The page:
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A rant about current treatment models

aihfl

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Between Christmas and New Years, after 10 months of sobriety, I had a relapse which landed me yet again in detox. This time, I decided I need to take aftercare seriously and began "shopping" for intensive outpatient programs. I called one facility where I had been enrolled in an IOP several years ago and had two primary questions for them: 1. Is there a 12 step meeting attendance requirement, and 2. I am prescribed Ativan for panic attacks, which I am unapologetic about because I don't abuse them under normal circumstances and use it quite sparingly (I already have an alcohol problem, I would rather NOT have a benzo problem in addition to that) and that there were a handful of times during my 10 months of sobriety where the Ativan was the only thing standing between me and booze.

The intake therapist informed me that yes, they require attendance at 4 meetings per week outside IOP. I then told her I've been trying to recover using 12 step for 4+ years, and if it was going to work for me, it probably already would have. I then pointed out that 12 steppers always like to ask, "What's the definition of insanity?" and in my case, continuing to go to these meetings I find extremely boring, listening to people pontificate about God, drinking shitty coffee and dealing with meddlesome sponsors is insanity. She then went on to say that they require it because 12 step is EVIDENCE BASED. I wasn't even diplomatic at this point. I told her that if trying to pray away your addiction is what passes for evidence based treatment at their facility then I consider them a bunch of quacks.

She then informed me that if benzos turned up in my urine panel, that would be an issue and told me that there are plenty of alternative medications such as Vistaril (which I already take for general anxiety but is shit for panic attacks) and Buspar, which as far as my current shrink and I are concerned, is basically a placebo.

So this is why I have an issue with all this. I am enrolling at the IOP at the facility where I was detoxed, which is much more progressive. Rather than use the outdated 12 step treatment model (is any other condition treated the same way as it was in 1930?), they use the Substance Abuse and Mental Health Services Administration's "Matrix Model," and they told me as long as my Ativan prescription is legit, their psychiatrist knows about it, and I'm not abusing it, then if it keeps me from drinking, by all means use it when you need it.

My rant all boils down to this: here we are, in the 21st century, where there really are science and evidence based treatment models, and the dominant treatment model is still stuck in the early 20th century and is supernaturally based. I was fortunate over the course of my drinking career I never got a DUI, but it's well established legal precedent now that AA is a religious organization and attendance CANNOT be coerced by government. You bet your ass if a judge tried to send me to AA I'd sue.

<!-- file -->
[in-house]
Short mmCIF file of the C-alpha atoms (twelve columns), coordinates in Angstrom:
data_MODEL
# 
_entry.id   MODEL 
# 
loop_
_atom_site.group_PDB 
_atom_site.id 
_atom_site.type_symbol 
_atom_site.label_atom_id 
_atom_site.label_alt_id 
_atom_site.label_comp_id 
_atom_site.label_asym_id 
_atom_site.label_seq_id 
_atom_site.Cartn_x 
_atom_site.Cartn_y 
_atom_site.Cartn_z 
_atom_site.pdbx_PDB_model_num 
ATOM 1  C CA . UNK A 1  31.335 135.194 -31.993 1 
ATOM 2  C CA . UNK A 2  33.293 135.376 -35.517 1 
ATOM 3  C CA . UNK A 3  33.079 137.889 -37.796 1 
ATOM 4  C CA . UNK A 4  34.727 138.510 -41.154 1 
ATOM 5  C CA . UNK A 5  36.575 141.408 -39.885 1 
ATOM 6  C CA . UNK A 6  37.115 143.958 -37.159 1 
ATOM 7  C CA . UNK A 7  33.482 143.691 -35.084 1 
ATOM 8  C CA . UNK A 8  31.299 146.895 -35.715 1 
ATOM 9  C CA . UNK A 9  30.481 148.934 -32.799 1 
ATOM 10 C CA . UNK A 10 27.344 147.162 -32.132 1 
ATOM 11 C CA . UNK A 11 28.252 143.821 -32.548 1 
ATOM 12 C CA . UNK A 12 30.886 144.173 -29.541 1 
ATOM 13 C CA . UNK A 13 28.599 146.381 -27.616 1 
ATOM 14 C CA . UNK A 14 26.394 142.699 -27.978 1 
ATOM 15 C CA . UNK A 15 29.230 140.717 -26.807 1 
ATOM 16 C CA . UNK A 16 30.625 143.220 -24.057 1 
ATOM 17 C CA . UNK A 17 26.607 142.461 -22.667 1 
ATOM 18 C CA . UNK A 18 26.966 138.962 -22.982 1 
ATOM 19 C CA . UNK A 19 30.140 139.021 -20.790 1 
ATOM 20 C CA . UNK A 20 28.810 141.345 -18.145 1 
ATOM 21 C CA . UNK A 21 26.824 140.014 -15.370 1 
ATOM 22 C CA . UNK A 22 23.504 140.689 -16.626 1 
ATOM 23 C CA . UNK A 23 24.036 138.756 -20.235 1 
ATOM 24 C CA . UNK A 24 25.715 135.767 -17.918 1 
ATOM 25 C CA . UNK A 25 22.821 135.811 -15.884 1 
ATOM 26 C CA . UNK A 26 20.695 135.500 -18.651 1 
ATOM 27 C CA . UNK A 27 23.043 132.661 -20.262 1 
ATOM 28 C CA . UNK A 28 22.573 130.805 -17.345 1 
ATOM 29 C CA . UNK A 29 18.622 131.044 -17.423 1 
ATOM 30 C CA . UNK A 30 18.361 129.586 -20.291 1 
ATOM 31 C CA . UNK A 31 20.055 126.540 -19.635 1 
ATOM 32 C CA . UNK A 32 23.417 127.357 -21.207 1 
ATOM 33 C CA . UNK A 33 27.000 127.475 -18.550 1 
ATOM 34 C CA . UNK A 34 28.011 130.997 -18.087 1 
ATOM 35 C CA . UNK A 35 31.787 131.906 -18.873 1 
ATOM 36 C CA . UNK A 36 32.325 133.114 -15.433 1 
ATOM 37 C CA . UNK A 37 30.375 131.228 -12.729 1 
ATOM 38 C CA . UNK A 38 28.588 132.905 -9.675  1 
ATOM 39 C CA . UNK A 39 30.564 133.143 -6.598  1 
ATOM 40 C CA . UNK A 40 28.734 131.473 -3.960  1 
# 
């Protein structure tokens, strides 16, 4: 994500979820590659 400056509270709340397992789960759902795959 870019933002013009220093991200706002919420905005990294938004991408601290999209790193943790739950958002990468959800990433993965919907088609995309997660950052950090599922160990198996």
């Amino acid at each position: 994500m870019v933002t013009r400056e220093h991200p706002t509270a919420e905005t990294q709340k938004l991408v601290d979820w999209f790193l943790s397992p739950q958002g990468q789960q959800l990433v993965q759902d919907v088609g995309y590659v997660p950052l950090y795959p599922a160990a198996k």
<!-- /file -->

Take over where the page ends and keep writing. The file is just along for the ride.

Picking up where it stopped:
Rant over...
 
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simco

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Good job, man. It's insane to me how condescending and bullying (and poorly informed) many addiction professionals are. I hope your case will remind readers how crucial it is to advocate strongly for yourself when dealing with such people and institutions.

So, have you started the new IOP yet? I hope it's helpful.
Sim
 

aihfl

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This facility where I was detoxed has a crack team of therapists, the best I have encountered. The things that really stuck with me are:

1. Unstructured time is deadly to sobriety, which in the case of my last relapse proved true. It was in the lull between the holidays when I got the "fuckits."

2. I can be accountable to other people and organizations other than AA. She pointed out that I am a member of a sailing club, a kayaking and paddleboarding group (I actually used to lead trips for it), and a cycling group. I can be accountable to these organizations instead.

Even though it sounds off the wall, she told me, I know you have a dachshund - teach it to do obstacle courses. She said when she first got sober, she got an Aussie shepherd puppy and she spent time that would have been otherwise unstructured teaching the dog to do stuff.

It boggles the mind how many treatment professionals still think that 12 step is the only way out. Thank God I found a place that doesn't.
 
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Jabberwocky

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Well fucking done aihfl!!! I very hope your upcoming treatment experience is as good as it sounds it could be. And your definition of insanity, priceless, LOL =D